The new album from the northeast-Iowa blues duo Joe & Vicki Price is called Night Owls, and the cartoonish cover art (by Vicki) features five literally skeletal figures (including a man and woman each with a guitar and amp).

The title couldn't be more appropriate, as the 10-track collection of originals often has the casual feel of a post-midnight jam - intimate, a little on the sleepy side, wholly devoid of self-consciousness. Just two people performing with their guitars, voices, and feet.

The sound is similarly straightforward, unadorned, and unfussy, and some tunes feel so dusty that they're only missing the pops, crackles, and hisses of neglected vinyl or degraded tape. Even though the album was recorded in Nashville, the production is largely (and intentionally) artless.

Yet despite the cheeky cover illustration and lightly electrified tunes that might as well be 60 years old, there's a real vitality in the duo's songs (written, with the exception of "Bones," separately) - and the recordings. The bare-bones (sorry!) instrumentation and the choices in style and singing are employed with rigor, and the more you listen to the album, the more it's apparent how carefully constructed it is.

Joanne Shaw TaylorThe striking thing initially about Joanne Shaw Taylor's debut record, White Sugar, is a voice that has the soul and wisdom that only experience can provide. Decades of experience.

With an introduction like that, it's not surprising that she's only 23, but even though she lacks the requisite years, she has a startling maturity. Despite the quadruple-novelty appeal of being a (1) young, (2) British, (3) white, and (4) female blues guitarist and singer, Taylor has taken her time getting to this point.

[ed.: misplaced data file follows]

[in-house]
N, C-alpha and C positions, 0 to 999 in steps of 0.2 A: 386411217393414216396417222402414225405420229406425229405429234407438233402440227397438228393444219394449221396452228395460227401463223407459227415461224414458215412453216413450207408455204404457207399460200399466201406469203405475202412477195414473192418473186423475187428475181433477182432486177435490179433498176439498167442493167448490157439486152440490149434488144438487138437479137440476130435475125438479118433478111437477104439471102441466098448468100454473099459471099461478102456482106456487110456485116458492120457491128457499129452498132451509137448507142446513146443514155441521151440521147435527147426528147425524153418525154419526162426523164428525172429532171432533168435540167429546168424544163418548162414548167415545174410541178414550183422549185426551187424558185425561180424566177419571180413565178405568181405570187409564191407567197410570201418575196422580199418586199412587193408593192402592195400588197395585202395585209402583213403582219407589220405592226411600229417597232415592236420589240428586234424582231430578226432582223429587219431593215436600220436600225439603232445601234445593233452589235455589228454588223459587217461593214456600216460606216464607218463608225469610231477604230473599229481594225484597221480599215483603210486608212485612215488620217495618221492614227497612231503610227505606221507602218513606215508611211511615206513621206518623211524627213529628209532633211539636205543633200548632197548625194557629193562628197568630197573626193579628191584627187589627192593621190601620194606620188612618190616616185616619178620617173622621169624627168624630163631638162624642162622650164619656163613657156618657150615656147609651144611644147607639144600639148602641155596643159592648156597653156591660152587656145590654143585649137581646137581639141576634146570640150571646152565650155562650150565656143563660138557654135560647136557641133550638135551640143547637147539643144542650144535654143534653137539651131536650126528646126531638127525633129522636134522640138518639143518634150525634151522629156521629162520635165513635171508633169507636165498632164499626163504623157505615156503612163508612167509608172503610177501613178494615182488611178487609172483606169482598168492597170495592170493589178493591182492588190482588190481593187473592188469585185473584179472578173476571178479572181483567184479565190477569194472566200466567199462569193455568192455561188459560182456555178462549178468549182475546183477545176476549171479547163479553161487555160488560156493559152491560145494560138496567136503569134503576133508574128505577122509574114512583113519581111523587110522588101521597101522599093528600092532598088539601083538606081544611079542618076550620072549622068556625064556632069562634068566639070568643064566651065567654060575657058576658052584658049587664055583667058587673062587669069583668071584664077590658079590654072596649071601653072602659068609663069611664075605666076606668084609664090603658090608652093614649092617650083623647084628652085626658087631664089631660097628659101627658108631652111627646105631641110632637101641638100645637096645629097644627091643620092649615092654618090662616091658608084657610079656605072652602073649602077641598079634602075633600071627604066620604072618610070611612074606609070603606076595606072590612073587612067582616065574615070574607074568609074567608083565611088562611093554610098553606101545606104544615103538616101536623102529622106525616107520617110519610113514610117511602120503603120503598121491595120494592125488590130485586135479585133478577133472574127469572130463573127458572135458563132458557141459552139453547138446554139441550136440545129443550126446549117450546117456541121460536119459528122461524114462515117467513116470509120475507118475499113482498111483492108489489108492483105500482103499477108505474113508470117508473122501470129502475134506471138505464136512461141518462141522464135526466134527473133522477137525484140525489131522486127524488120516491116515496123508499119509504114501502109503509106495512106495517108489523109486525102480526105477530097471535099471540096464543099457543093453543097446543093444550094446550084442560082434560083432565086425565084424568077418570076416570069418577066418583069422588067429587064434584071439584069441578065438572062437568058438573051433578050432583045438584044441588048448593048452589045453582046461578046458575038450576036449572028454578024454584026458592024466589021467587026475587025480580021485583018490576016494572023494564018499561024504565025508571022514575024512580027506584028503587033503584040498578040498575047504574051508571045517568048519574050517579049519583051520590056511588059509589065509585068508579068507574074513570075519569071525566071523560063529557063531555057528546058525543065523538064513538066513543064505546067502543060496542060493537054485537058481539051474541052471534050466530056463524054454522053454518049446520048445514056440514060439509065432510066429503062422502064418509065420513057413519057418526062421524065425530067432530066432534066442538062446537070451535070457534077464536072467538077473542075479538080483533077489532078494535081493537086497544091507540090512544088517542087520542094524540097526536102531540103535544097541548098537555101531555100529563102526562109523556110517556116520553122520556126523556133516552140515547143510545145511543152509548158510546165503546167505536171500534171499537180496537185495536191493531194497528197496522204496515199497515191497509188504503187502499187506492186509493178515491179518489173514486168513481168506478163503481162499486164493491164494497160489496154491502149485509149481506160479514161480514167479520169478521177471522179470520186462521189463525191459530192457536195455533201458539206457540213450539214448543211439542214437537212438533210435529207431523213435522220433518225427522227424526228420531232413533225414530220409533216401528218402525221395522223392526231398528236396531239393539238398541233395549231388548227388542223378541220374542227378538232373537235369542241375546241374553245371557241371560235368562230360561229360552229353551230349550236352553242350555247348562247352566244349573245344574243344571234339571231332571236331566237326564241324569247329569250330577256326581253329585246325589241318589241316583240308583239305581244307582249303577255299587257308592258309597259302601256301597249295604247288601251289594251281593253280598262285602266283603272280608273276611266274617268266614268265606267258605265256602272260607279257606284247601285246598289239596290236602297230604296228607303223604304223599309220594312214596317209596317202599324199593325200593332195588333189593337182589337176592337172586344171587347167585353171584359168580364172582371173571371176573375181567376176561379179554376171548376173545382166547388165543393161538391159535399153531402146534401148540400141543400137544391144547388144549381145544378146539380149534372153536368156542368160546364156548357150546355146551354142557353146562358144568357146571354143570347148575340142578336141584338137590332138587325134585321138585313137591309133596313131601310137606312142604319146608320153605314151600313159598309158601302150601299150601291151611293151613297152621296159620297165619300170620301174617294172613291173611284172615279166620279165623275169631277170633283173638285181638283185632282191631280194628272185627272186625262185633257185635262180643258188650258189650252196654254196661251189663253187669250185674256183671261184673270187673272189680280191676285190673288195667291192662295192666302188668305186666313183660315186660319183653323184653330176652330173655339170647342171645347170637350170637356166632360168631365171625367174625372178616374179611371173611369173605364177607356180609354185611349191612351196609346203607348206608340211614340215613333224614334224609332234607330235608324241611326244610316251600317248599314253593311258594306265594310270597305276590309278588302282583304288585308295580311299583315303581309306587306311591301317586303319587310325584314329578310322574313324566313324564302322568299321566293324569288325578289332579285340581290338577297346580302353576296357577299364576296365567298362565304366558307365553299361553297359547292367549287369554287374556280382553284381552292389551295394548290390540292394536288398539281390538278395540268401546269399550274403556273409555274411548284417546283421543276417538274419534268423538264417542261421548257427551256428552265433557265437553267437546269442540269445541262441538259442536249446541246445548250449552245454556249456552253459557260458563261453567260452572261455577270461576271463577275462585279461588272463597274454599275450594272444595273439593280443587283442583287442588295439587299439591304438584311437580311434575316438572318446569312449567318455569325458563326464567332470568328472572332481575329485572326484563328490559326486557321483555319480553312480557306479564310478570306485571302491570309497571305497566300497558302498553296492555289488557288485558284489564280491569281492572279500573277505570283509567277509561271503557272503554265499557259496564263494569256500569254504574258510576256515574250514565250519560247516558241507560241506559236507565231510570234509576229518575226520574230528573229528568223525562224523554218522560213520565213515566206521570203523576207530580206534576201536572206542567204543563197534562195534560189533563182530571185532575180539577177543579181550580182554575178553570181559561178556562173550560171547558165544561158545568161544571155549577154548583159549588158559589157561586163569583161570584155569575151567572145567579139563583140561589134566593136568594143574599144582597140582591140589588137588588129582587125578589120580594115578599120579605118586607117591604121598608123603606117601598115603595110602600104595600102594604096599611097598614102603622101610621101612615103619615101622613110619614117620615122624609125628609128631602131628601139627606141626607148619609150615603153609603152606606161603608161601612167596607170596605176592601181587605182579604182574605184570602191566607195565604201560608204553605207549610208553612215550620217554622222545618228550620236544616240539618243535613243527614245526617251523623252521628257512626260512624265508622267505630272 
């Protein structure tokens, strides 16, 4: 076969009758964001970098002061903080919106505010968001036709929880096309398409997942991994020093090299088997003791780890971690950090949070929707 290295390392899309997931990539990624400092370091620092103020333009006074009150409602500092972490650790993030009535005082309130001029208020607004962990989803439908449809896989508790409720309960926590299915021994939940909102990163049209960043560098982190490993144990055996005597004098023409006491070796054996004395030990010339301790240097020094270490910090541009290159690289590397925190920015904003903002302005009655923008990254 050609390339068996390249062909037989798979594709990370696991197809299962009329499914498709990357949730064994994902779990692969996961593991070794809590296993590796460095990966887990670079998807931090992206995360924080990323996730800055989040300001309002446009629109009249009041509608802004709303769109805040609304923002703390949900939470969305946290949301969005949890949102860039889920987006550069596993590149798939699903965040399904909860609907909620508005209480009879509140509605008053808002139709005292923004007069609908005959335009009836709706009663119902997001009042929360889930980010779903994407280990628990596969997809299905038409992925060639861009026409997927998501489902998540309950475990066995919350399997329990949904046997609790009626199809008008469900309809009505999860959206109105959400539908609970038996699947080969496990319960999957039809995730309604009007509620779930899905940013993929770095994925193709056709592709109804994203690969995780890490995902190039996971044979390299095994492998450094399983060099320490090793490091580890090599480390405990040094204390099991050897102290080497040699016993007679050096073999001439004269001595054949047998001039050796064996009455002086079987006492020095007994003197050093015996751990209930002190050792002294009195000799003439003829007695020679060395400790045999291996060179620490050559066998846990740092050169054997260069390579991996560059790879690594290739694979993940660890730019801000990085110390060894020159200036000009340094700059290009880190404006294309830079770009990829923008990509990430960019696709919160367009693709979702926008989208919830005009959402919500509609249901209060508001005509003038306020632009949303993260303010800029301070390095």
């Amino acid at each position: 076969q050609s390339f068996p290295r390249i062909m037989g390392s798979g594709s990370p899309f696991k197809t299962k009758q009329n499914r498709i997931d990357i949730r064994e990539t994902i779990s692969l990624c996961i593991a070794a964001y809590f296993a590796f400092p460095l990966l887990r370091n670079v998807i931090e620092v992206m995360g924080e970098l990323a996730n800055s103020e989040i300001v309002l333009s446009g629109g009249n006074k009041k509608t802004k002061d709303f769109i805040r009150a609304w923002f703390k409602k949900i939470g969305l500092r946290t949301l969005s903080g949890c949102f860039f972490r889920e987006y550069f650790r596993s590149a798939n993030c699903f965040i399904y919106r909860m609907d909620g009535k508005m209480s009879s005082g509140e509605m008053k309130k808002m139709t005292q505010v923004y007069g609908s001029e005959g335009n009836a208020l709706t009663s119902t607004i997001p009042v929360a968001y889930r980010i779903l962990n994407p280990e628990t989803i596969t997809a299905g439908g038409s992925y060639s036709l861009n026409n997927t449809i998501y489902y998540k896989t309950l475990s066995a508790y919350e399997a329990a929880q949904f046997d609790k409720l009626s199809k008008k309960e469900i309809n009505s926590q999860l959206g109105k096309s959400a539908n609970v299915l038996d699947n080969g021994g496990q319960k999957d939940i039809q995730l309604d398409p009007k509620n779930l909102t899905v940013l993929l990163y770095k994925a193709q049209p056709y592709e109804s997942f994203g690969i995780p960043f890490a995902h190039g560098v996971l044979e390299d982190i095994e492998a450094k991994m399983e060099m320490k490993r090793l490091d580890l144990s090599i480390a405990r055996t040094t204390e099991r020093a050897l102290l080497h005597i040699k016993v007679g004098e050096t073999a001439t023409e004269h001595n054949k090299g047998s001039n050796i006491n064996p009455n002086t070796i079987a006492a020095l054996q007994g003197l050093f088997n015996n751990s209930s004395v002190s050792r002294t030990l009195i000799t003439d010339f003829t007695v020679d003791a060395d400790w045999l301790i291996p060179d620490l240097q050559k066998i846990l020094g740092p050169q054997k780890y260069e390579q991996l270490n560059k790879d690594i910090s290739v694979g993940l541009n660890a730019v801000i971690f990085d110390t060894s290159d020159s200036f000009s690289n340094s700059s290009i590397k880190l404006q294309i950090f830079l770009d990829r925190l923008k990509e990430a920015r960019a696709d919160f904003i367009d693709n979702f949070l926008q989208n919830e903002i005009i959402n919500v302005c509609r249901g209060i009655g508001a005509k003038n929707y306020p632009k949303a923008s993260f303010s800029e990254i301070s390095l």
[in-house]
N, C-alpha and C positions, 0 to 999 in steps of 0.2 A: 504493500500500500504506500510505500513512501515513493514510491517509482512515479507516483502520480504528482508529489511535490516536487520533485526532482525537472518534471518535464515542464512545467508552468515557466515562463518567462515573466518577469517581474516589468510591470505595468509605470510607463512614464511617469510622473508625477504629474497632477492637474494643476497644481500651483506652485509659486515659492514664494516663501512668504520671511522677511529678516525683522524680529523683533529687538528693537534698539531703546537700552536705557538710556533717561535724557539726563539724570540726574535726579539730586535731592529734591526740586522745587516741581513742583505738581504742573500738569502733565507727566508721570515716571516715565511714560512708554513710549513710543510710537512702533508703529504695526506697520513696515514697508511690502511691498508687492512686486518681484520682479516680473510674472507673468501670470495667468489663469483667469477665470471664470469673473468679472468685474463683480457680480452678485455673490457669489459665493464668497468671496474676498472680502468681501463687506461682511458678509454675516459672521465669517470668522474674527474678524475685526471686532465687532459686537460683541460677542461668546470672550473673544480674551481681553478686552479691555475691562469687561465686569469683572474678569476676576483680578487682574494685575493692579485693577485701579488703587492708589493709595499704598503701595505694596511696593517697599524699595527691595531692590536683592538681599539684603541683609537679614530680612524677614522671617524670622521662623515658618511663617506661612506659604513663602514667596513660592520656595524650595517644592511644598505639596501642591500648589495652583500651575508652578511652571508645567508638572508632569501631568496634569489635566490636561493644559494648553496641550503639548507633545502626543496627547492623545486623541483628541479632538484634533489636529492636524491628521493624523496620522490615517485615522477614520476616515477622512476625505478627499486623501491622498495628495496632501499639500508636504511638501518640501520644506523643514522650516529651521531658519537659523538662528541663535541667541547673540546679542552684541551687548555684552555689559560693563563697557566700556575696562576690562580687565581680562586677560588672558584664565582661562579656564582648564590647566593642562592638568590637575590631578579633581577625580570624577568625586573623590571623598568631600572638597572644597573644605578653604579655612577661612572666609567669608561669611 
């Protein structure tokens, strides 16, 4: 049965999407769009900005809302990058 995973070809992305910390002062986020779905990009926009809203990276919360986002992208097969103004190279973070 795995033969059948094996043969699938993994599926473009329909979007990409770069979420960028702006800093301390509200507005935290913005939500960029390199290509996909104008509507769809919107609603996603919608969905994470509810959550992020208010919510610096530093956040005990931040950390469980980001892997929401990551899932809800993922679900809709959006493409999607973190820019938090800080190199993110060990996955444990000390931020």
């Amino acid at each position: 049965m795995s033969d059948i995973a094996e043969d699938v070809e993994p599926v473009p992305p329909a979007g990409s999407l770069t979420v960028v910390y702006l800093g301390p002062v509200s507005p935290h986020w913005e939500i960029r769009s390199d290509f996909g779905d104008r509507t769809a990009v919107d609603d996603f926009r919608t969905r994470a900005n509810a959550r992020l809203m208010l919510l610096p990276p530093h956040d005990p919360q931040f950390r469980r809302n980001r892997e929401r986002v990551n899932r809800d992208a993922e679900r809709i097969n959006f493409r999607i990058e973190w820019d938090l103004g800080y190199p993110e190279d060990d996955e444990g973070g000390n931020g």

Joe & Vicki Price

The phrase "hornets' nest" is usually employed as a metaphor, and it is in the lead track from Joe Price's new record, Rain Or Shine. But the origin of the song called "Hornet's Nest" is quite literal.

"I realized that it was time to start writing some words to some of these grooves," Price said in a phone interview this week, "so I went out to the shed and ... I started playing a little groove, and the next thing I know I had hornets all around me. And they were buzzing me. ... There were hornets' nests all over the damned shed. It was the slide, the sound of the slide, that made them curious. They never did sting me."

It could have been as simple as the slide guitar, but I'd like to think it might have been something more mystical that stirred up the hornets: the energy of creation after a songwriting and recording layoff of almost a decade.